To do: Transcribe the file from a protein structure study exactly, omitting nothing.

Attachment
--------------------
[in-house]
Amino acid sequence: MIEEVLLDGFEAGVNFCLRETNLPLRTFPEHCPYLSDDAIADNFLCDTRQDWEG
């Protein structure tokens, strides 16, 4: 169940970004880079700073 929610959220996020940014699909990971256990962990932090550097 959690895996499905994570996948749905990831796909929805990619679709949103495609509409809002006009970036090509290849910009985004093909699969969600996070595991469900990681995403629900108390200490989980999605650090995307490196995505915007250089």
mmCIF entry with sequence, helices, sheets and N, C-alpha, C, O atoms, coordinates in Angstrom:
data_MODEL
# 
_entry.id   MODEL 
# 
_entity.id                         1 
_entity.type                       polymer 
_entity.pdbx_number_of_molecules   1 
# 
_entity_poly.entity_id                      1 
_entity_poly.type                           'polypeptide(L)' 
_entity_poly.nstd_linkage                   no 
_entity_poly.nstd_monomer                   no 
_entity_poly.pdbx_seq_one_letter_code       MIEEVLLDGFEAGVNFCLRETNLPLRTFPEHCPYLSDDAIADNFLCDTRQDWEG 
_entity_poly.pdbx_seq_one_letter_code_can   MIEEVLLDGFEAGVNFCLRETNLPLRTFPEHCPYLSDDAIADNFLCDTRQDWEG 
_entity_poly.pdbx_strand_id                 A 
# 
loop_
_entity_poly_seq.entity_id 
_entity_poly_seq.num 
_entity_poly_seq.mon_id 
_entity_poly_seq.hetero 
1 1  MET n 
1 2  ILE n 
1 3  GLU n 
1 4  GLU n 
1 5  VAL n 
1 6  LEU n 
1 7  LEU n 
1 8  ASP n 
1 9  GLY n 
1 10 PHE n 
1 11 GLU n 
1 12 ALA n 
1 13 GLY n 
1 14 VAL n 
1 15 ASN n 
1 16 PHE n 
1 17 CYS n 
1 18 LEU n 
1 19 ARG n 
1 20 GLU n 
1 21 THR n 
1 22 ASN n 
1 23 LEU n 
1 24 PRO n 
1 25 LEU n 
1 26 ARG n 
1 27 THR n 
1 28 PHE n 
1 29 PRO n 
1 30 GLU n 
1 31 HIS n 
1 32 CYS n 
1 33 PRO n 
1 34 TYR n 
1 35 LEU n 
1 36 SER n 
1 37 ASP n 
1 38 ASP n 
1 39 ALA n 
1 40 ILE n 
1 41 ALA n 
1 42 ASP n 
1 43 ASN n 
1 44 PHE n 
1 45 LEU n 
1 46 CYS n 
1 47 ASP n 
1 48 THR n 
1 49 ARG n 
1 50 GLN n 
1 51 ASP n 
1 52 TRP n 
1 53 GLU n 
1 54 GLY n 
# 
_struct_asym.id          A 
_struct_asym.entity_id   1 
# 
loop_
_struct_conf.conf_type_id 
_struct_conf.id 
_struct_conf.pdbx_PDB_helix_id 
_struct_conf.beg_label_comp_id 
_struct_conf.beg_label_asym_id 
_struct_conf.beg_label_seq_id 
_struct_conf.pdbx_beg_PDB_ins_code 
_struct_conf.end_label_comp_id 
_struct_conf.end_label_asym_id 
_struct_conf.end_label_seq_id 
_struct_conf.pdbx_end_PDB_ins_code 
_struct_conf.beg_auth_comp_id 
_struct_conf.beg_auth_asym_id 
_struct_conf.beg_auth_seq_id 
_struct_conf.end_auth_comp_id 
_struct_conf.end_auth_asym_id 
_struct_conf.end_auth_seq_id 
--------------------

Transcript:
[in-house]
Amino acid sequence: MIEEVLLDGFEAGVNFCLRETNLPLRTFPEHCPYLSDDAIADNFLCDTRQDWEG
């Protein structure tokens, strides 16, 4: 169940970004880079700073 929610959220996020940014699909990971256990962990932090550097 959690895996499905994570996948749905990831796909929805990619679709949103495609509409809002006009970036090509290849910009985004093909699969969600996070595991469900990681995403629900108390200490989980999605650090995307490196995505915007250089």
mmCIF entry with sequence, helices, sheets and N, C-alpha, C, O atoms, coordinates in Angstrom:
data_MODEL
# 
_entry.id   MODEL 
# 
_entity.id                         1 
_entity.type                       polymer 
_entity.pdbx_number_of_molecules   1 
# 
_entity_poly.entity_id                      1 
_entity_poly.type                           'polypeptide(L)' 
_entity_poly.nstd_linkage                   no 
_entity_poly.nstd_monomer                   no 
_entity_poly.pdbx_seq_one_letter_code       MIEEVLLDGFEAGVNFCLRETNLPLRTFPEHCPYLSDDAIADNFLCDTRQDWEG 
_entity_poly.pdbx_seq_one_letter_code_can   MIEEVLLDGFEAGVNFCLRETNLPLRTFPEHCPYLSDDAIADNFLCDTRQDWEG 
_entity_poly.pdbx_strand_id                 A 
# 
loop_
_entity_poly_seq.entity_id 
_entity_poly_seq.num 
_entity_poly_seq.mon_id 
_entity_poly_seq.hetero 
1 1  MET n 
1 2  ILE n 
1 3  GLU n 
1 4  GLU n 
1 5  VAL n 
1 6  LEU n 
1 7  LEU n 
1 8  ASP n 
1 9  GLY n 
1 10 PHE n 
1 11 GLU n 
1 12 ALA n 
1 13 GLY n 
1 14 VAL n 
1 15 ASN n 
1 16 PHE n 
1 17 CYS n 
1 18 LEU n 
1 19 ARG n 
1 20 GLU n 
1 21 THR n 
1 22 ASN n 
1 23 LEU n 
1 24 PRO n 
1 25 LEU n 
1 26 ARG n 
1 27 THR n 
1 28 PHE n 
1 29 PRO n 
1 30 GLU n 
1 31 HIS n 
1 32 CYS n 
1 33 PRO n 
1 34 TYR n 
1 35 LEU n 
1 36 SER n 
1 37 ASP n 
1 38 ASP n 
1 39 ALA n 
1 40 ILE n 
1 41 ALA n 
1 42 ASP n 
1 43 ASN n 
1 44 PHE n 
1 45 LEU n 
1 46 CYS n 
1 47 ASP n 
1 48 THR n 
1 49 ARG n 
1 50 GLN n 
1 51 ASP n 
1 52 TRP n 
1 53 GLU n 
1 54 GLY n 
# 
_struct_asym.id          A 
_struct_asym.entity_id   1 
# 
loop_
_struct_conf.conf_type_id 
_struct_conf.id 
_struct_conf.pdbx_PDB_helix_id 
_struct_conf.beg_label_comp_id 
_struct_conf.beg_label_asym_id 
_struct_conf.beg_label_seq_id 
_struct_conf.pdbx_beg_PDB_ins_code 
_struct_conf.end_label_comp_id 
_struct_conf.end_label_asym_id 
_struct_conf.end_label_seq_id 
_struct_conf.pdbx_end_PDB_ins_code 
_struct_conf.beg_auth_comp_id 
_struct_conf.beg_auth_asym_id 
_struct_conf.beg_auth_seq_id 
_struct_conf.end_auth_comp_id 
_struct_conf.end_auth_asym_id 
_struct_conf.end_auth_seq_id 